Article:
THT 10 YEARS AGO: Lawyers protest SC appointments
Kathmandu, January 6, 2006
Lawyers today voiced their opposition on the appointment of Supreme Court judges, claiming the Chief Justice Dilip Kumar Paudelled Judicial Council had failed to maintain the independence of the judiciary. Protest programmes were held throughout the country against the appointment of ad hoc SC judges. The vice-president of Nepal Bar Association (NBA), Sher Bahadur KC, accused the judicial council of partiality in the selection of judges. “There is an urgent need to reform the whole process of appointment as soon as a parliament comes into existence in the country,” he added. He termed the selection process ‘faulty’ and said it went against the word given to the NBA by the Chief Justice. “Paudel asked for our suggestions concerning the appointment of the judges. But when we did give him some suggestions, he went against them,” KC said while speaking at a protest programme held on the premises of the NBA today. “We will never accept as judges those persons who have been appointed without proper process,” NBA president Shambhu Thapa said. He said the recent appointment of four ad hoc judges to the Supreme Court showed that the judicial leadership was unaccountable both to the people and the Constitution. “Chief Justice Paudel conspired with the government while selecting the judges,” Thapa said.
New guideline to counter doctor-shortage
Kathmandu, January 6, 2006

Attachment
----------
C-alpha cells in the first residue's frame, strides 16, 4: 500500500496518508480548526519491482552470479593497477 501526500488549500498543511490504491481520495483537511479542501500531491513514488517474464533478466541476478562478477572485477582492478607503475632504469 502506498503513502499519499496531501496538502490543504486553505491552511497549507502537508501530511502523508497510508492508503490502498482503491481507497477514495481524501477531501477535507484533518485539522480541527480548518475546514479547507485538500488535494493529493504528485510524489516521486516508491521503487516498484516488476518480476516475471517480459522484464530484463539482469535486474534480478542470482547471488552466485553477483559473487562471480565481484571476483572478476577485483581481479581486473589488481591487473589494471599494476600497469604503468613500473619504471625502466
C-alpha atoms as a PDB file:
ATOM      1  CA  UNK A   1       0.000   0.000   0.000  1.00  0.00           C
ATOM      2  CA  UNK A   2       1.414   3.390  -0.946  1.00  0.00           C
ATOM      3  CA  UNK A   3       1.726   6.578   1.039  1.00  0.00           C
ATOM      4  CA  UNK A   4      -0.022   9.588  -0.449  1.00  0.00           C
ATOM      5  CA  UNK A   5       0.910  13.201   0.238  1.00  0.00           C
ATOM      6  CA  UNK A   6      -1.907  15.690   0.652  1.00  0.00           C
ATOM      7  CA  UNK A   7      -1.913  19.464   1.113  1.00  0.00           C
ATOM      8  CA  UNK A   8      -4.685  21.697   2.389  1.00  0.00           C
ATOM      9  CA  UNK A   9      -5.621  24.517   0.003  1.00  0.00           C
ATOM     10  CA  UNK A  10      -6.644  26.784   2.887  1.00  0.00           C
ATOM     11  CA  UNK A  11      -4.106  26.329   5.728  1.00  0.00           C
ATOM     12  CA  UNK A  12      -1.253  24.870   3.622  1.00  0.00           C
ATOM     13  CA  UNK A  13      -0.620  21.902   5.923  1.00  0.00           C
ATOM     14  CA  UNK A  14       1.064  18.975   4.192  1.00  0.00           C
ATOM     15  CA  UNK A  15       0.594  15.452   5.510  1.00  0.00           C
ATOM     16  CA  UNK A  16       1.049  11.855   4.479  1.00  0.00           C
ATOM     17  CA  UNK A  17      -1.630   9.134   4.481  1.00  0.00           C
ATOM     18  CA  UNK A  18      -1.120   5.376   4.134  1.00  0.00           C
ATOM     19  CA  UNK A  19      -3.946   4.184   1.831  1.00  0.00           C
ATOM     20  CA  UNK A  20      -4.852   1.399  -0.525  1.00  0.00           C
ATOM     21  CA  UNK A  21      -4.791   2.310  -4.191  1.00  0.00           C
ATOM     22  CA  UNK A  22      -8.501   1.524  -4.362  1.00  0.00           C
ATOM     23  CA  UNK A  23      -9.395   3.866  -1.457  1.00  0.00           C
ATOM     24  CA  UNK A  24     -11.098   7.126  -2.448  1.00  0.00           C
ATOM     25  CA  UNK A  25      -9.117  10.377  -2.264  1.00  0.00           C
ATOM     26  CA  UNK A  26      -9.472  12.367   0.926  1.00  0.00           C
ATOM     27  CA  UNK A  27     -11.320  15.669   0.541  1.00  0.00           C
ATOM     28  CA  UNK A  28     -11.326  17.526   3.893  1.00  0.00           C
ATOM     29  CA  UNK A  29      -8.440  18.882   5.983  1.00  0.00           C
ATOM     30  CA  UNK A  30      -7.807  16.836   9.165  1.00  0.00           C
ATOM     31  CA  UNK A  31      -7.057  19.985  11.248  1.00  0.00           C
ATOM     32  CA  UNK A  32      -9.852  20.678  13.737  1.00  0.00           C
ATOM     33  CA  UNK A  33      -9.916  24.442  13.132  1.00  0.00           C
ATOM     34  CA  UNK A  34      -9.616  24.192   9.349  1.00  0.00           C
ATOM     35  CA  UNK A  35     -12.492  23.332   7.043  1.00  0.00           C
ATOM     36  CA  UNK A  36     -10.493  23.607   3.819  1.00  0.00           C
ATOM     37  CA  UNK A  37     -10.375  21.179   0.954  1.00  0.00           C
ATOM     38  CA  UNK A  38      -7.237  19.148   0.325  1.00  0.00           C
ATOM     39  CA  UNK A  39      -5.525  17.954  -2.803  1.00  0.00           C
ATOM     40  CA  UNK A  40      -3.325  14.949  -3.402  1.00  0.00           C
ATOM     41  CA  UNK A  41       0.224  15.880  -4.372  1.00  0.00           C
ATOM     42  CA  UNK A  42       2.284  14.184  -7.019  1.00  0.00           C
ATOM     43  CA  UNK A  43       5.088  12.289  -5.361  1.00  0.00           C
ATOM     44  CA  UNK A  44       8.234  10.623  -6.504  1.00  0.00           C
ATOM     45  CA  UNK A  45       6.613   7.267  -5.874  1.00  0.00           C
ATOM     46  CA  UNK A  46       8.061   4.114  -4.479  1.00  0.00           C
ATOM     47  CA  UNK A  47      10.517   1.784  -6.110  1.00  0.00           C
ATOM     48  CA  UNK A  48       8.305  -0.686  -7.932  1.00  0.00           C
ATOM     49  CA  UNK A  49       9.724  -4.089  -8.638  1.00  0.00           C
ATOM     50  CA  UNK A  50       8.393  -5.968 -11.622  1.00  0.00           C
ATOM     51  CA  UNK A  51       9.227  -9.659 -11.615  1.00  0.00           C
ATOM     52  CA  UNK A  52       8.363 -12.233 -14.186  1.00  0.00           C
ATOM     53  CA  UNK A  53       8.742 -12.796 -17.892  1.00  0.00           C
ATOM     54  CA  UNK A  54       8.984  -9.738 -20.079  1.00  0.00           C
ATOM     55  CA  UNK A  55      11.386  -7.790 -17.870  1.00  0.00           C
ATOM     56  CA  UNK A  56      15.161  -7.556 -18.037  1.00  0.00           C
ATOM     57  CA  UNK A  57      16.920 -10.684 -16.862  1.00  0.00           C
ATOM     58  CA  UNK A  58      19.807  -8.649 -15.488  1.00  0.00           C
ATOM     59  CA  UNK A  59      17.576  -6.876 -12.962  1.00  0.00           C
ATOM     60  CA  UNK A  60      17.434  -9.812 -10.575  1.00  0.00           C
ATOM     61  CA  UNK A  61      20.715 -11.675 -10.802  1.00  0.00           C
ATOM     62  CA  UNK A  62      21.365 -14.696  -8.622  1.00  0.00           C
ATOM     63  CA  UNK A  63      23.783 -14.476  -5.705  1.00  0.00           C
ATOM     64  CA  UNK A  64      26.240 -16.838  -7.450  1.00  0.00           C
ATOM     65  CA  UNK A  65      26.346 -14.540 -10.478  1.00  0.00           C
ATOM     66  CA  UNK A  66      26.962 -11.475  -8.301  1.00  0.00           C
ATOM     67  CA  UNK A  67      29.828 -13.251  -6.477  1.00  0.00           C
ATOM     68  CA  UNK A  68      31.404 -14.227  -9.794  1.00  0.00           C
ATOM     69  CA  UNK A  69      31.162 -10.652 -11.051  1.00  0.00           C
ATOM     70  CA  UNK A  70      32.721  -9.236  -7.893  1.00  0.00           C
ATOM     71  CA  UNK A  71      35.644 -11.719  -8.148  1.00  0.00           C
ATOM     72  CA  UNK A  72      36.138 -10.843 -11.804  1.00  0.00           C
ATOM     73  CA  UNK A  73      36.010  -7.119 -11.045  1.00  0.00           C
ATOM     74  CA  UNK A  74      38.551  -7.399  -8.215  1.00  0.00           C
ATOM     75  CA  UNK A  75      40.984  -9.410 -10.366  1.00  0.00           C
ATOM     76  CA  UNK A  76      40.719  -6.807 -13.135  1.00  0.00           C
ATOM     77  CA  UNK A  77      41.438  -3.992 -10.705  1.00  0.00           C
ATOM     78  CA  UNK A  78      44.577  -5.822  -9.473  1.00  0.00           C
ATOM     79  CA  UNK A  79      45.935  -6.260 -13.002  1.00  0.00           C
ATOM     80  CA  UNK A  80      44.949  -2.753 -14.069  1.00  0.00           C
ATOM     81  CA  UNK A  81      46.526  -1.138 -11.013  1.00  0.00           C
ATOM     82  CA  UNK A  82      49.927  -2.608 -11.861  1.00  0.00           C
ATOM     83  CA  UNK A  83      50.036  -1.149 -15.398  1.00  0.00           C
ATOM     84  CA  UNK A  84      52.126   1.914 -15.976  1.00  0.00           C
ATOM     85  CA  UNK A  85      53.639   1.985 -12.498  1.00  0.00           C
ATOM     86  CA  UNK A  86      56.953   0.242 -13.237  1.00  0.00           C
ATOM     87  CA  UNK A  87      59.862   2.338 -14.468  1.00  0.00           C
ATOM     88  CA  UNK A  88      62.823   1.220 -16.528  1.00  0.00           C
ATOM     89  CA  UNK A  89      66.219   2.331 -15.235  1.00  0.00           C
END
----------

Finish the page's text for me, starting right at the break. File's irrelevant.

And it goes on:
The government is soon coming up with a ‘Health Sector Human Resource Mobilisation Programme’ to counter the shortage of skilled manpower in the medical field by providing job placements for fresh doctors who studied under government scholarships. “The guideline will address the legal and resource constraints regarding the utilisation of fresh medical graduates who have studied under government scholarships,” Dr Baburam Marasini, senior medical officer at the Ministry of Health and Population (MoHP), told this daily. “According to the new provision, fresh medical graduates will have to serve at least two years in a government hospital, especially in remote areas,” he said. Though fresh doctors are bound by law to serve the country for five years after the completion of their studies under the Scholarship Act, 1968, the health ministry had not been able to utilise the manpower due to legal and resource constraints. The MoHP, the Ministry of Education and Sports (MoES) and the Nepal Medical Council are jointly formulating the guideline, which is in its final stage. According to a source at the health ministry, it will be made public within a few months. “The MoHP will ensure job placements in government hospitals for fresh medical graduates,” Dr Marasini said. There are only 1,200 doctors under the MoHP.